PA Coal Plant Shuts Down

Wednesday, June 4, 2014 @ 07:06 AM gHale

The Portland Generating Station in Upper Mount Bethel Township, PA, shut down its coal-fired boilers for good, but has hopes to starting back up in two years burning low-sulfur diesel.

NRG Energy hopes to have those boilers back online by 2016, burning low-sulfur diesel fuel to make electricity. It would employ 30 or more people when the boilers are online again, said David Gaier, the eastern region spokesman for NRG Energy, which owns the plant.

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“We think it’s good for the community and good for the region to keep the plant in service, to convert to a much cleaner fuel, to provide many jobs down the road and to provide tax and benefits to the community through this (conversion),” Gaier said.

NRG shut down the boilers to comply with a resolution of a 2007 lawsuit brought by Connecticut and New Jersey, which complained of downwind pollution from coal-fired power plants. To settle the suit, which came before NRG bought the power plant, NRG agreed to stop using coal at the Portland plant before the beginning of June.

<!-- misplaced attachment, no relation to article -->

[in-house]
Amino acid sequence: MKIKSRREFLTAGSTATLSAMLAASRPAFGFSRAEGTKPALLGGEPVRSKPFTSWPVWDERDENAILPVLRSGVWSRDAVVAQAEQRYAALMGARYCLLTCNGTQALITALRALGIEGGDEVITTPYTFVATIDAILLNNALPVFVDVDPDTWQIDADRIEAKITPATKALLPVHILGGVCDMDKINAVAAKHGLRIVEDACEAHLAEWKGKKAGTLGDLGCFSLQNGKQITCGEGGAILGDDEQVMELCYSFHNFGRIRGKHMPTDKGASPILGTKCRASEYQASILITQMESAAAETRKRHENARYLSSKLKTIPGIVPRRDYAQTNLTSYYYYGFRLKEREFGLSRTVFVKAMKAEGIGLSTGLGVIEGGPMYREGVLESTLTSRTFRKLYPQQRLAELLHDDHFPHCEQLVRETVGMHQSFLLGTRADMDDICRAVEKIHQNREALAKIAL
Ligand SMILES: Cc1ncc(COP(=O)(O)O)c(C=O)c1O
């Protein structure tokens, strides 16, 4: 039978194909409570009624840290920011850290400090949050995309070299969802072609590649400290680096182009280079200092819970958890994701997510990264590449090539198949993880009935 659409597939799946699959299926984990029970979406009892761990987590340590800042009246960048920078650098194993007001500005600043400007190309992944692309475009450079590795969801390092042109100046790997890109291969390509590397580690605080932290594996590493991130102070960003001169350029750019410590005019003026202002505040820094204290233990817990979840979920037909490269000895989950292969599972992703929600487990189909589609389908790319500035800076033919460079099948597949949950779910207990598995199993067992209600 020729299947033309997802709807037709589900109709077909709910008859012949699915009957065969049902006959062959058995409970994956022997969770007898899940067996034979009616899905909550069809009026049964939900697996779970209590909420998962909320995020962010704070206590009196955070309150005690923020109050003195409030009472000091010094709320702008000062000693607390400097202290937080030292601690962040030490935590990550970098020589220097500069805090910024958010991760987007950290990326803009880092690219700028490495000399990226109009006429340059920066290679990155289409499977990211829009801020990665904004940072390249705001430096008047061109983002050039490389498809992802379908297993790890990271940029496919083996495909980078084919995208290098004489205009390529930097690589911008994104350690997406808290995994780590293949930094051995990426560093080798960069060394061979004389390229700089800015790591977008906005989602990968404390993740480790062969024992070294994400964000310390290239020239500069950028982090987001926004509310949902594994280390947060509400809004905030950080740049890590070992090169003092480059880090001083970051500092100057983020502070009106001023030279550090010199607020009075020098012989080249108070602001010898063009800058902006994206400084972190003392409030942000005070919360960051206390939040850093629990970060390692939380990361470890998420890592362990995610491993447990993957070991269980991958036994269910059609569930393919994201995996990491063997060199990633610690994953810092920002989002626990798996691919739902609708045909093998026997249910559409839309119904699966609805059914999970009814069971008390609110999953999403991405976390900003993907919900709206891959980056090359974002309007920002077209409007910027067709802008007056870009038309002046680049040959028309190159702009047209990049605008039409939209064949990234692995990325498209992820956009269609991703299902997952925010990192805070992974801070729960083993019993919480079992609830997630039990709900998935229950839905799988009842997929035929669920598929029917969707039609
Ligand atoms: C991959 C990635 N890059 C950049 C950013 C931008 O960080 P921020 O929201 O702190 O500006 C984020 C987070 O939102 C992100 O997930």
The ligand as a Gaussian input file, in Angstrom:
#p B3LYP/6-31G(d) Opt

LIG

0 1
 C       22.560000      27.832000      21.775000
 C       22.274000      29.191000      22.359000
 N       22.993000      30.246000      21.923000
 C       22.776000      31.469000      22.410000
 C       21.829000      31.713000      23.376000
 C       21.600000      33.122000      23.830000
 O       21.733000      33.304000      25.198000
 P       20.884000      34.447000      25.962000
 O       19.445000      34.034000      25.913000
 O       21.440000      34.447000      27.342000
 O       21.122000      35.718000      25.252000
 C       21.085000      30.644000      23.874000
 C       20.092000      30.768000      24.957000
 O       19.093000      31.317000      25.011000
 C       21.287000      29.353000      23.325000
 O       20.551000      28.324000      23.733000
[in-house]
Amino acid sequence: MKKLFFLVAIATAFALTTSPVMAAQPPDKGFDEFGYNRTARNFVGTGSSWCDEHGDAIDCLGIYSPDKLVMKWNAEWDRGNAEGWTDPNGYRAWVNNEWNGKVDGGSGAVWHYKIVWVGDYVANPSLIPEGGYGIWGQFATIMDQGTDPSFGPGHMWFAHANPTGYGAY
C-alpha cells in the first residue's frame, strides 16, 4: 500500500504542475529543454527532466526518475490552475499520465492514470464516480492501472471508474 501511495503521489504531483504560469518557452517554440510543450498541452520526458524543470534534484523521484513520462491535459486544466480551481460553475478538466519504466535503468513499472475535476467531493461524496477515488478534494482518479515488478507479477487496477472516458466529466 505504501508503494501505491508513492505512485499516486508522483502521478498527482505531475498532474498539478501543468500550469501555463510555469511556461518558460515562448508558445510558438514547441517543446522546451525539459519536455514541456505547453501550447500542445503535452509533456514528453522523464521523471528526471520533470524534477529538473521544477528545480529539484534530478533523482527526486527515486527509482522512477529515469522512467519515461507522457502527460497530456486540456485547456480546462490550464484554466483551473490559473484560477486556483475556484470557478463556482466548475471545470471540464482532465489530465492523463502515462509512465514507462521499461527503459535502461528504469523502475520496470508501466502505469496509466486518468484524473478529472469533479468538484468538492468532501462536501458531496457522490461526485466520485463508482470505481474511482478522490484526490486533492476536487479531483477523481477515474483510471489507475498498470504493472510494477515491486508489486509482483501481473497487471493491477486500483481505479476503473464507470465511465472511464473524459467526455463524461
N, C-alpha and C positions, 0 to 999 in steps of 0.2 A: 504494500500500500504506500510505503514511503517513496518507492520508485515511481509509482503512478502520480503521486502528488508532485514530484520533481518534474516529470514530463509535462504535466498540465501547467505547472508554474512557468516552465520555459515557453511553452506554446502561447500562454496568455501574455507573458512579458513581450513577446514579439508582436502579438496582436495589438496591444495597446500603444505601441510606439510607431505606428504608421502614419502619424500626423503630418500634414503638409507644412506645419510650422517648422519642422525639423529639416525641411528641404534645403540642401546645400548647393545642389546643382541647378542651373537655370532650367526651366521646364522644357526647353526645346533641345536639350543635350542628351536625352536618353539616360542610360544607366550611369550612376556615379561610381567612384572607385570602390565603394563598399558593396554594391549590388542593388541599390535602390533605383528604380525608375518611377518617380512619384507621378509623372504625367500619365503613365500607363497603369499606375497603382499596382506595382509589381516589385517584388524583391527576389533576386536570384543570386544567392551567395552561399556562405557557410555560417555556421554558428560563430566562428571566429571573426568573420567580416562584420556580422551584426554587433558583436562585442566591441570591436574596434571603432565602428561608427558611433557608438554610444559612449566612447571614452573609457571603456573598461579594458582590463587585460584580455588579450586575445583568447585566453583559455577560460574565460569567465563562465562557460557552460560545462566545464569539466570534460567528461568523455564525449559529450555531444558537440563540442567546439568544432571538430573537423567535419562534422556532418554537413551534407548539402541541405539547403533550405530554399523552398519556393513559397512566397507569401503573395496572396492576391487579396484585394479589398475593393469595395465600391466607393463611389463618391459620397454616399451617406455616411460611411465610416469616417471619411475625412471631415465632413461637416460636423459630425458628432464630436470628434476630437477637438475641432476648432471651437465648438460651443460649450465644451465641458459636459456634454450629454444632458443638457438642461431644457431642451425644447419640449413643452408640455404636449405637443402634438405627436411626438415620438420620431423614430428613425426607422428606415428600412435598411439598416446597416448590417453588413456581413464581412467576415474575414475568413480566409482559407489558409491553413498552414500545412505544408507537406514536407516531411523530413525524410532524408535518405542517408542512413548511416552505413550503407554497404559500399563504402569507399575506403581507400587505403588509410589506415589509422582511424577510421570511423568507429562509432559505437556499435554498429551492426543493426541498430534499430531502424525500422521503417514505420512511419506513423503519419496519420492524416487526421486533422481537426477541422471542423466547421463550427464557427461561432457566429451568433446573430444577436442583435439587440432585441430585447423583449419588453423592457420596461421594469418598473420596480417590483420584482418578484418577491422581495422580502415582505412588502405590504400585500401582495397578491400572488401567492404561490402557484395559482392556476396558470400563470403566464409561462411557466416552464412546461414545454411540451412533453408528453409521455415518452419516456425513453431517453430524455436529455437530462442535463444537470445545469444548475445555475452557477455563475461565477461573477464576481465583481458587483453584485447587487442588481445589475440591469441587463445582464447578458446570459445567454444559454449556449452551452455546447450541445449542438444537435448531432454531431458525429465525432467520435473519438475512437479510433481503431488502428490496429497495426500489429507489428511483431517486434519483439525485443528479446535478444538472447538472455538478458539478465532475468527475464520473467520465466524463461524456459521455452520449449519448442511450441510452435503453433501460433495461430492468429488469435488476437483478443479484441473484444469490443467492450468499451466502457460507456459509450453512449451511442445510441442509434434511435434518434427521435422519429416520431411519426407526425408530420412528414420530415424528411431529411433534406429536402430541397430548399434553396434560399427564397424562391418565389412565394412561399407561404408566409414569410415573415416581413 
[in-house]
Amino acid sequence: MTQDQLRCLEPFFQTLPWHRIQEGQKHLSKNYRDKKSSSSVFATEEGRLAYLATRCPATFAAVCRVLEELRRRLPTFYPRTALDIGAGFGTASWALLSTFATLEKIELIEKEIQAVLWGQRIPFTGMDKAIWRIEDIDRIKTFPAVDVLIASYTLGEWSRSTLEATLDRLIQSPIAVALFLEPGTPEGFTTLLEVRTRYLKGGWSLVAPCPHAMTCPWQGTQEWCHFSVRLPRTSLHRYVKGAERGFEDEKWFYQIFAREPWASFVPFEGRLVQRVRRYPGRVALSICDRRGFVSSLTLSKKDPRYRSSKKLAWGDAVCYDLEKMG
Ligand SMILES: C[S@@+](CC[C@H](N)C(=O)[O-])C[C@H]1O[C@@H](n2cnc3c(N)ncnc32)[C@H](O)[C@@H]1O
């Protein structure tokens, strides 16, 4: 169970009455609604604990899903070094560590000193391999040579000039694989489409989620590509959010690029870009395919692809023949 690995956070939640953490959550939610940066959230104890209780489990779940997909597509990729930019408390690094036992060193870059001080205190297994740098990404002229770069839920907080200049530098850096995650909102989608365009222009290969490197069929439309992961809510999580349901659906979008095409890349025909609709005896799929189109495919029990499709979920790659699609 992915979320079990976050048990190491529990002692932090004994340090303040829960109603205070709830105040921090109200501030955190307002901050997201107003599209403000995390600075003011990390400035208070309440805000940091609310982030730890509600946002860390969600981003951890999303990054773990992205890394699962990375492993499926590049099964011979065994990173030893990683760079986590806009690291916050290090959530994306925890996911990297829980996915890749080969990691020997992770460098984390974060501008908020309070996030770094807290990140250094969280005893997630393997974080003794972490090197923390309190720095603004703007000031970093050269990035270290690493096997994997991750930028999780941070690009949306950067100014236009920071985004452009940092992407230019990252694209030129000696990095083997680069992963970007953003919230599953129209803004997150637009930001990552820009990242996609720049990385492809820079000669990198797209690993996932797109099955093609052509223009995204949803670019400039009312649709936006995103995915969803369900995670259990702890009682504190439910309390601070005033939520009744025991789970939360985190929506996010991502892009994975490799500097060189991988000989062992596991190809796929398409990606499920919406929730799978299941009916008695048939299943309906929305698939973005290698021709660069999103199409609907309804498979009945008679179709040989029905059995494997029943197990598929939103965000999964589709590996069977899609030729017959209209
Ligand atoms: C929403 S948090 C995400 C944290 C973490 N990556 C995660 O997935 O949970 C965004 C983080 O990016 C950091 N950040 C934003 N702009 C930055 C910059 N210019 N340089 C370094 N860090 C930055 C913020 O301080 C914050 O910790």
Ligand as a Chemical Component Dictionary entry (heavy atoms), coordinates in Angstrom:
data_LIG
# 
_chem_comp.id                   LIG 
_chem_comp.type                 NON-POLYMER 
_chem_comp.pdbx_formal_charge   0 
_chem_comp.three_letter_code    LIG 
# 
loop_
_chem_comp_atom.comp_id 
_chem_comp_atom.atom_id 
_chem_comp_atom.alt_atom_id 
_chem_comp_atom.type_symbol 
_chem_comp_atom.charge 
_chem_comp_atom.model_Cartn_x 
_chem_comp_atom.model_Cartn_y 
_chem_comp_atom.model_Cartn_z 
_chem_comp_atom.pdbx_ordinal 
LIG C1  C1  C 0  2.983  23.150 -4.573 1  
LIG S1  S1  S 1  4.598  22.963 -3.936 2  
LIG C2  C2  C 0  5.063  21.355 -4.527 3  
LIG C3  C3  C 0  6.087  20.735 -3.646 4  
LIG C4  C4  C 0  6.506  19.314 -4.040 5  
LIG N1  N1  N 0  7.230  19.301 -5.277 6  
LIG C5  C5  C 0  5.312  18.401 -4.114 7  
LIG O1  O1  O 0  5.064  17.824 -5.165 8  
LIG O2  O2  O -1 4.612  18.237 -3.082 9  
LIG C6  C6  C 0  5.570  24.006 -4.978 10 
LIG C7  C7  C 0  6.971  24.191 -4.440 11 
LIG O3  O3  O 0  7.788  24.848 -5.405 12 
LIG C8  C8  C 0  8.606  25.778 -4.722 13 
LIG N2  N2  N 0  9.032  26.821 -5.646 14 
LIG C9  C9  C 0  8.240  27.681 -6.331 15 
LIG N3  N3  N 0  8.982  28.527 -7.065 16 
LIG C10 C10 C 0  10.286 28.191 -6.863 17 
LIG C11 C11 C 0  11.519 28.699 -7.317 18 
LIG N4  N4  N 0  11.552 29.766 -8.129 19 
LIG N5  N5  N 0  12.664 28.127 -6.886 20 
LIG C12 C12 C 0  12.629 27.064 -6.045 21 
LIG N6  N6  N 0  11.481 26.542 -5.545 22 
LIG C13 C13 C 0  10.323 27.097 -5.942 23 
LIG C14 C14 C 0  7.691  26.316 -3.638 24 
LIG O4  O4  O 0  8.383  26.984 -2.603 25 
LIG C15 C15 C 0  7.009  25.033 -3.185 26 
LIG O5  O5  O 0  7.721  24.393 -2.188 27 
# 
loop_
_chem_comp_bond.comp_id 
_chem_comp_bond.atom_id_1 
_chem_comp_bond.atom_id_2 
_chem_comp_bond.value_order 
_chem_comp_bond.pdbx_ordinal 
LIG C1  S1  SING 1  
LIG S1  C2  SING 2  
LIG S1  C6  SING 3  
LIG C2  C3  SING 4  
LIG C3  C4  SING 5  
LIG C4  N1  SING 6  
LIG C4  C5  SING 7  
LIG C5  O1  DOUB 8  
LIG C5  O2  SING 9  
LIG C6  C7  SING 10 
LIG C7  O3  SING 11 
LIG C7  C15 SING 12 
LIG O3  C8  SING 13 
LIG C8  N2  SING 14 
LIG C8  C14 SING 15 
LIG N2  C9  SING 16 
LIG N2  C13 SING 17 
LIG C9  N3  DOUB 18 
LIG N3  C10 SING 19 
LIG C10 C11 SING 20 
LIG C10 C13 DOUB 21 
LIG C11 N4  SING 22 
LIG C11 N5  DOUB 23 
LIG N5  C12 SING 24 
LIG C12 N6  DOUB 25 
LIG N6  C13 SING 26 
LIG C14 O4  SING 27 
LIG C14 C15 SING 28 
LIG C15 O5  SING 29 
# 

All but “a handful” of jobs will end up eliminated, Gaier said. Those who remain will operate three comparatively small generating units — turbines — that already operate on diesel fuel. The coal boilers represented about two-thirds of the plant’s ability to generate electricity.

The Portland Generating Station, which NRG bought from GenOn in 2012, was the last coal-fired power plant in Northampton County. The PPL Martins Creek plant in Lower Mount Bethel Township shut down in 2007, also under pressure from environmentalists in New Jersey.

Pressures for coal-fired power plants to reduce emissions have peaked in recent years, culminating with a U.S. Supreme Court ruling last month. The court upheld Environmental Protection Agency rules to severely reduce sulfur dioxide and nitrogen oxides from power plants that contribute to air pollution downwind.

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